“Do not pray for an easy life, pray for the strength to endure a difficult one.”

-Bruce Lee


Imagine a world where your entire life was predetermined. The moment you came of age, you received some uniquely charted course. Each decision pre-programmed, and life was merely following instructions.

Would this be easier?

How about ideal?

It’s safe to say life would be dull – at least, I think so. In such a world we’d likely see constant rebellion. An insurgency against the “system.”

For some reason, however, during times of difficulty we beg for such a system. Answers are what we demand frantically with childlike patience. We crave for the pain to cease and pleasure to reclaim its dominance.

Why?

Because pain flat out sucks, and finding clarity under duress is damn hard.

So if we established life would be dull if we possessed some magical scroll, how can we embrace and thrive when difficulty arises, all while making decisions like a pro. Essentially, how can we problem solve, with a little grace, as we resolve our trials and tribulations?

Here are some quick tips for your decision-making process when it counts the most.

1. Find the epicenter of the problem and make it your focus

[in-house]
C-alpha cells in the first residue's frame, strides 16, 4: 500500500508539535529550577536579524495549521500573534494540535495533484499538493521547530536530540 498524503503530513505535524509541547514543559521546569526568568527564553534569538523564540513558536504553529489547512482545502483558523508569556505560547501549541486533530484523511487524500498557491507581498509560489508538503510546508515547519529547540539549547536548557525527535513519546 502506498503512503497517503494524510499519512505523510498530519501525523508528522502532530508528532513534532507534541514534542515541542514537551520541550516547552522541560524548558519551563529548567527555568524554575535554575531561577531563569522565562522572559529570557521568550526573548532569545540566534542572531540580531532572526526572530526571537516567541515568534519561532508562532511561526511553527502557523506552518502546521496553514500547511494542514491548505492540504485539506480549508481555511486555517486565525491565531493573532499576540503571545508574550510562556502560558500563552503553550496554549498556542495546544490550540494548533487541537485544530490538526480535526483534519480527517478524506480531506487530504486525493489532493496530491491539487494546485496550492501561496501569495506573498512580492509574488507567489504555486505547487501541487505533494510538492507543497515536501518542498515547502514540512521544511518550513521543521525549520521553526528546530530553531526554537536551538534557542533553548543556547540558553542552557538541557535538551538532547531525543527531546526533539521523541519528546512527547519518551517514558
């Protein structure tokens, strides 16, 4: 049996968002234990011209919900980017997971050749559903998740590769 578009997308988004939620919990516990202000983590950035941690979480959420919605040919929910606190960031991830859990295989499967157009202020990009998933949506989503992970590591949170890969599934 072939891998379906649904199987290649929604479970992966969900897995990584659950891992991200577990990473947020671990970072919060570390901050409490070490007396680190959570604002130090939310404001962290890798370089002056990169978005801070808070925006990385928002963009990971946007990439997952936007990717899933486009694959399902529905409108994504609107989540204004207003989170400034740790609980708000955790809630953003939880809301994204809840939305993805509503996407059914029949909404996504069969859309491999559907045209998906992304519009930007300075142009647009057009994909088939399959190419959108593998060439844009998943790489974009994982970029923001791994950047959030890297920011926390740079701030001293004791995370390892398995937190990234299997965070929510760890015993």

When problems and choices are mixed with uncertainty, we tend to react in one of two ways, complaining or resolving. It’s up to you which commands your focus. When you settle on finding solutions, you consciously place yourself in the most favorable position. You’re now in control.

Problem Solving

The trick then is dissecting your problem and reducing it to a single sentence. Just as we have the “paradox of choices,” we similarly become paralyzed by multiple problems. Stack a bunch of them in front of someone and watch them run for the hills.

It’s overwhelming.

Therefore, reducing your problem to a single sentence takes away the power. Now you can direct your attention and focus on problem-solving in a state of readiness.

2. Reduce the seriousness of the matter

We often become paralyzed when decisions are seemingly attached to life altering circumstances. Instances, where the wrong move can ripple negative consequences through time or immediately flip our world upside down – or so we think. When you stand face-to-face with such situations, you want to dial down the seriousness of the matter.

Decision Making

How do you accomplish this?

  • Compare the problem to more extreme conditions. Draw from your creativity and compare your situation to one 10-times more severe. Such perspective will instantly crush your “serious” matter. When seriousness is reduced, we become more likely to choose an alternative with less emotional barriers. And when I mean 10-times more serious, truly, compare to the most extreme. Make your comparisons so extreme your situation becomes laughable. Mixing in some humor always helps.

3. Put distance between yourself and the problem

When faced with important decisions, we tend to view them so closely we become incapable of finding solutions. The problems seem larger than life itself, and guess what, under a microscope they are! It’s in these moments when distancing ourselves from the problems lends itself to favorable conditions for unearthing solutions. It allows us to reframe the problem.